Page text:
This dichotomy between earthy angels and sinister devils even plays out along class lines the way it does in Perry’s films. Though we learn that Evgeni (Isaac) is a piano-playing Russian intellectual widower slumming as a security guard, we know him only as a sinewy working man who guards the Sotheby’s auction where Wally becomes erotically obsessed with the story of Wallis Simpson, the twice-divorced divorcee whose romantic entanglement with King Edward VIII (James D’Arcy) caused him to abdicate the throne in order to be with her.
Evgeni oozes sex as well as tenderness and physical longing, unlike Wally's demonic shrink husband William Winthrop (Richard Coyle), who insists that she quit her job so she can pump out babies, then refuses to impregnate her, or even have sex with her, instead saying things like “You couldn’t give me a kid if I wanted one you stupid fucking cunt.”
It’s as if, immediately after their wedding, William took his bride aside and confessed, “Look, I’m not the Prince Charming I appear to be. I’m actually an emotionally and physically abusive monster and sociopath who will try to destroy you. But, you know, for better or worse, right!?! I guess you're stuck with me!”
The bored and sexually unfulfilled Wally finds herself increasingly obsessed with an auction for the personal items, particularly letters, between the Duke and Duchess of Windsor, sassy American firebrand Wallis Simpson and her worshipful husband King Edward VIII.
W.E’s bifurcated structure alternates between contemporary scenes of modern-day Wally experiencing a steamy sexual awakening at the rough but loving hands of Evgeni while sorting through the personal effects of Wallis and her beau, relics of an epic bygone love that serve as a powerful aphrodisiac, and scenes of Wallis wooing and winning her high-born soul mate, much to the horror and judgment of respectable people, particularly the Royal Family.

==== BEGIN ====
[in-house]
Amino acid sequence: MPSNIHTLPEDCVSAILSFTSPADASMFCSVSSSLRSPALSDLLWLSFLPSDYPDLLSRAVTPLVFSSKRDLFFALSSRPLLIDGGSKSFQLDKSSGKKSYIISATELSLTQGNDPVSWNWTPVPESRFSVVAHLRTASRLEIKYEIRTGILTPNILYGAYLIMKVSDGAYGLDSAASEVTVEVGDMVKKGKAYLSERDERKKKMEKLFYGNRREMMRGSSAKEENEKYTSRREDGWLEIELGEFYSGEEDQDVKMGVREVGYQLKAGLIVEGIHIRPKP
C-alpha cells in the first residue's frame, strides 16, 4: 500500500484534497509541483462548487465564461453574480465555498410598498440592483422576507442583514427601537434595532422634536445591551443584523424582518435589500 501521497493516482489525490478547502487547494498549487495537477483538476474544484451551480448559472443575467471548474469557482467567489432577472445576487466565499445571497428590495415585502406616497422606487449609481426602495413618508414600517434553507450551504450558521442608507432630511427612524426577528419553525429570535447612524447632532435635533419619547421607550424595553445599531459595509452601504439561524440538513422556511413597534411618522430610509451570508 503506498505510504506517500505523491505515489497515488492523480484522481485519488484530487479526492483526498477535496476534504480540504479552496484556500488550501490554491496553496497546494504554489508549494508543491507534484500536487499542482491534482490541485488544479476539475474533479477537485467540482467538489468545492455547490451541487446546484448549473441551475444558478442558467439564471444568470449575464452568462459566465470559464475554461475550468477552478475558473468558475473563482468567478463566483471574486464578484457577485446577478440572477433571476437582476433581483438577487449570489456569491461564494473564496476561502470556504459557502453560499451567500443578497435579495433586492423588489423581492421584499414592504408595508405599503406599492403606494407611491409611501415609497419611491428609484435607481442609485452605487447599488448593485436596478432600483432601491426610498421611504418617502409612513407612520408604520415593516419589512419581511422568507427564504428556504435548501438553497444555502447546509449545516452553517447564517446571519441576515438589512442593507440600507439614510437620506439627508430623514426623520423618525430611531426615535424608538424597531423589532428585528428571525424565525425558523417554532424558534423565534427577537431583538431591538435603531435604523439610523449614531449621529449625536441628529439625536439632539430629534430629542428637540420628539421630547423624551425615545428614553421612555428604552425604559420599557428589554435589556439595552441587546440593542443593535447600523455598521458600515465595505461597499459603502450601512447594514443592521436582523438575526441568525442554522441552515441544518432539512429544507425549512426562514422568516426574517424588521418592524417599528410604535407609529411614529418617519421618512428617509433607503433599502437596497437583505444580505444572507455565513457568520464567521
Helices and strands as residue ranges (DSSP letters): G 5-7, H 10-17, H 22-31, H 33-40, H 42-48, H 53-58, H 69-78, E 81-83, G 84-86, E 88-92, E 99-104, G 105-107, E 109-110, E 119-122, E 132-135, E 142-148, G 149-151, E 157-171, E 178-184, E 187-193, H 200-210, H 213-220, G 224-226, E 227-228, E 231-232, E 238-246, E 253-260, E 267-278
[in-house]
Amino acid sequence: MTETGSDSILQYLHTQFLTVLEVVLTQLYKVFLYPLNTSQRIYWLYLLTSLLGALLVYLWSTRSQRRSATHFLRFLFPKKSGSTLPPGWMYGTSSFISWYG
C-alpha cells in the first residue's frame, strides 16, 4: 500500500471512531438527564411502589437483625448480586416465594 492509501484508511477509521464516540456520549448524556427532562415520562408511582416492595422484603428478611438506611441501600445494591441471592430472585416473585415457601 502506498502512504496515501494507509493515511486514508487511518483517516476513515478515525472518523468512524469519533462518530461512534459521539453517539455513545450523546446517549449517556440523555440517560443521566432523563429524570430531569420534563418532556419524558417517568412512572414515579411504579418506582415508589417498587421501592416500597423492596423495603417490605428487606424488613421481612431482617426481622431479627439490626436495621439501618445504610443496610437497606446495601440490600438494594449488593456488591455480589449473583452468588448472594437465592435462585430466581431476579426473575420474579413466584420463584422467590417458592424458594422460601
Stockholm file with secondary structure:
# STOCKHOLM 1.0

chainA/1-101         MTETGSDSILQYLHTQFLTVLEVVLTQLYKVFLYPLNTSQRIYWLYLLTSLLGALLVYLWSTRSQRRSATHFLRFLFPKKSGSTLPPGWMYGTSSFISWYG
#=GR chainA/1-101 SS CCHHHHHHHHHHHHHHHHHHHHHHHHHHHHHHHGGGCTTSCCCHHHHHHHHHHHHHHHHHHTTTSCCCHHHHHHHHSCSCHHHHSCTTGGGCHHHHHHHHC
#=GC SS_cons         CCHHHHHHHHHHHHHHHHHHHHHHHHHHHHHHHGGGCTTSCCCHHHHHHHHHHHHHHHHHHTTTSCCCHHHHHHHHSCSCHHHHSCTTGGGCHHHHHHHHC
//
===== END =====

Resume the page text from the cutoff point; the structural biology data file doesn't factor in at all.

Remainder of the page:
These two tales of loves that defy the rules and propriety blur into each other and overlap in dopey fantasy sequences where Wallis acts as a romantic Obi-Wan Kenobi, mentoring her ripe and ready protege in the ways of true love and true lust in ways that transcends the dreary bounds of time and death.
W.E. opens with a deluge of artless exposition from monotone newscasters calling the bond between Wallis and Edward, “the greatest love story of the 20th century, the king who gave up his throne for the woman he loved.”
From the very beginning, W.E is framing its love story as pure cliche, a fairytale about an American commoner so unbelievably charismatic and desirable that she caused a King to give it all up just to be with her.
In that clumsy introductory outpouring of information we learn that Wallis was “not distinguished by great beauty, money or class” but nevertheless possessed that ineffable something that catapulted her into the annals of romantic, as well as royal history. In that respect, she’s not terribly dissimilar from the film’s cowriter-director, who somewhat famously was not born a great beauty, nor a naturally talented singer or actress but through hard work, determination, charisma and talent has emerged as one of the most important, successful and influential musicians of all time.